The opinion of the court was delivered by: Honorable B. Lynn Winmill Chief U. S. District Judge
MEMORANDUM DECISION AND ORDER
Before the Court is the Defendants' Motion to Dismiss (Dkt. 10). The Court heard oral argument on October 20, 2010, and took the motion under advisement. After fully considering the parties' briefing, the oral arguments of counsel and the full record the Court finds that the motion should be granted. Dismissal is appropriate a Bivens claim, like the one brought by the Plaintiff in this proceeding, may not be maintained against a federal entity or agency and may not be brought against the individual federal actors where there is an alternative remedy for the Plaintiff's alleged harms. Dismissal of the claim for injunctive relief is also appropriate because such relief is inappropriate absent a finding, reached through the appropriate statutory review process, of repeated constitutional violations by a defendant.
Plaintiff Kesler Enterprises is a contractor based in Darlington, Idaho. Complaint at ¶¶ 1,6 Dkt. 1. Defendants are the United States Forest Service; Karen Ruklic, a Forest Service Contracting Officer employed by the Nez Perce National Forest; and Doug Bladek, a Forest Service engineer also employed by the Nez Perce National Forest. Id. at ¶ 2-3. In 2007, Kesler, concerned by its failure to win contracting bids awarded by the Nez Perce National Forest when it believed itself to be the low bidder, began requesting a debriefing each time such an "anomalous" bid was awarded. Id. at ¶ 8-10. Kesler characterizes the reasoning given by the Forest Service in the debriefings as "strained," lacking "substantial basis at all in the law." Id. at ¶ 11.
In 2008, Kesler was awarded a contract referred to as the Whitman Creek Restoration. Id. at ¶ 12. In early 2009, Kesler failed to win the Crooked River Road 233 Surfacing Project despite bidding lower than the company to whom the contract was awarded. Id. at ¶ 13. The requested debriefing, authored by Ms. Ruklic, listed six specific reasons Kesler did not win the bid. See Crooked River Road 233 Surfacing Project Debriefing, Dkt. 10-11. These reasons were: (1) an overly optimistic estimated hauling rate of 250 tons per day; (2) the bid's failure to indicate whether a stockpile would be created for the aggregate project material, or if the material would be hauled directly to the site; (3) the proposed equipment was inadequate for the project requirements; (4) the failure of the bid to explain adequately how a specific bridge affected by the project would be reinforced; (5) the listing of crew members already working in the Whitman Creek Restoration, which had a firm, pending deadline; and (6) the bid's failure to provide relevant experience and certifications of all crew members. Id.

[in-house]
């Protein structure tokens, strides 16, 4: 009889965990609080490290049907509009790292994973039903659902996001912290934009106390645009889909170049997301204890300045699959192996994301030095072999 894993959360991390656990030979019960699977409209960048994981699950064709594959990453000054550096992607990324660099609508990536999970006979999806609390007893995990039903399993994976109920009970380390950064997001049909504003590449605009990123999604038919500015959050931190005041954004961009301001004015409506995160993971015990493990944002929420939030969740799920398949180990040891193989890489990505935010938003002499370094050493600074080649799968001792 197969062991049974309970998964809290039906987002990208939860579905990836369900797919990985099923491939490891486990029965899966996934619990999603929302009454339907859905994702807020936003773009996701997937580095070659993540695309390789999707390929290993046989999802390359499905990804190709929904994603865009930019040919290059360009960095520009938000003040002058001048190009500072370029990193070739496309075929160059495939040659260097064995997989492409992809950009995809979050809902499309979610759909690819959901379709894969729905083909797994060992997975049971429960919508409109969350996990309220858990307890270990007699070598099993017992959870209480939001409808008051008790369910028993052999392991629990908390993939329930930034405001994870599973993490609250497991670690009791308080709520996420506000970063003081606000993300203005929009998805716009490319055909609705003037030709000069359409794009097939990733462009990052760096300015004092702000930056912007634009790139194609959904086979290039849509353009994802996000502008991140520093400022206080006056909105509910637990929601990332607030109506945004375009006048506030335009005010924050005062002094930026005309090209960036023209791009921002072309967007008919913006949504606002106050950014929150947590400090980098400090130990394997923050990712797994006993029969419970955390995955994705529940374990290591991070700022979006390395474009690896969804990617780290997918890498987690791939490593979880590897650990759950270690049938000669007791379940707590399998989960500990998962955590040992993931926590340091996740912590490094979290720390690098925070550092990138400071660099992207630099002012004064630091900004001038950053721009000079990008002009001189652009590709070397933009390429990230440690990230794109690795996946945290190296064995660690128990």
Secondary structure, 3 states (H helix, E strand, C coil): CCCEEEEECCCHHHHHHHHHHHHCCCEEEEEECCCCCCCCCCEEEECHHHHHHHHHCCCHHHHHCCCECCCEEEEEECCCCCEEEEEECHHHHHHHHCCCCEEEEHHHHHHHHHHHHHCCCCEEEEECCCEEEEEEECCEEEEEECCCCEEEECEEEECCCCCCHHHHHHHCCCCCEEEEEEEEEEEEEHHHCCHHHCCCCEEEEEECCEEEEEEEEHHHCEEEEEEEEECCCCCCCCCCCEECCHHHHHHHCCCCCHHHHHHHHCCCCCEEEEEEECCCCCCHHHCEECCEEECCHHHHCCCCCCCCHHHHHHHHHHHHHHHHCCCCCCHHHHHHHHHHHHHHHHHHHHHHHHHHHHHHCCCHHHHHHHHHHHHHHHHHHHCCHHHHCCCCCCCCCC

Believing the explanations provided in the debriefing were "strained," Kesler filed a formal protest of the Crooked River decision with the Government Accountability Office on July 11, 2009. See Complaint, supra, at ¶ 15; GAO Protest, Dkt. 10-11. Kesler also sent a letter of complaint to United States Senator Mike Crapo. Id. at ¶ 16.
On August 25, 2009, Mr. Bladek filed a Notice of Noncompliance listing Kesler's unfulfilled contractual obligations on the Whitman Creek Restoration. See Work Order and Notice of Noncompliance. Dkt. 10-6. The same day, Kesler received an order from Ms. Ruklic suspending work on the Whitman Creek Restoration. See Notice to Proceed, Suspend, or Resume Work Order, Dkt. 10-7. On September 1, 2009, Ms. Ruklic sent Kesler a Cure Notice specifically listing the steps necessary to obtain a lifting of the suspension order. See Cure Notice, Dkt. 10-8. In a responsive letter, Kesler listed the roads it would fix, stated its belief that the suspension was "unlawful and unjustified," and asked for reimbursement of $2,000 per day of suspension. See Kesler Letter, Dkt. 10-9. Ms. Ruklic denied Kesler's reimbursement request. See Ruklic Letter of September 25, 2009, Dkt. 10-10.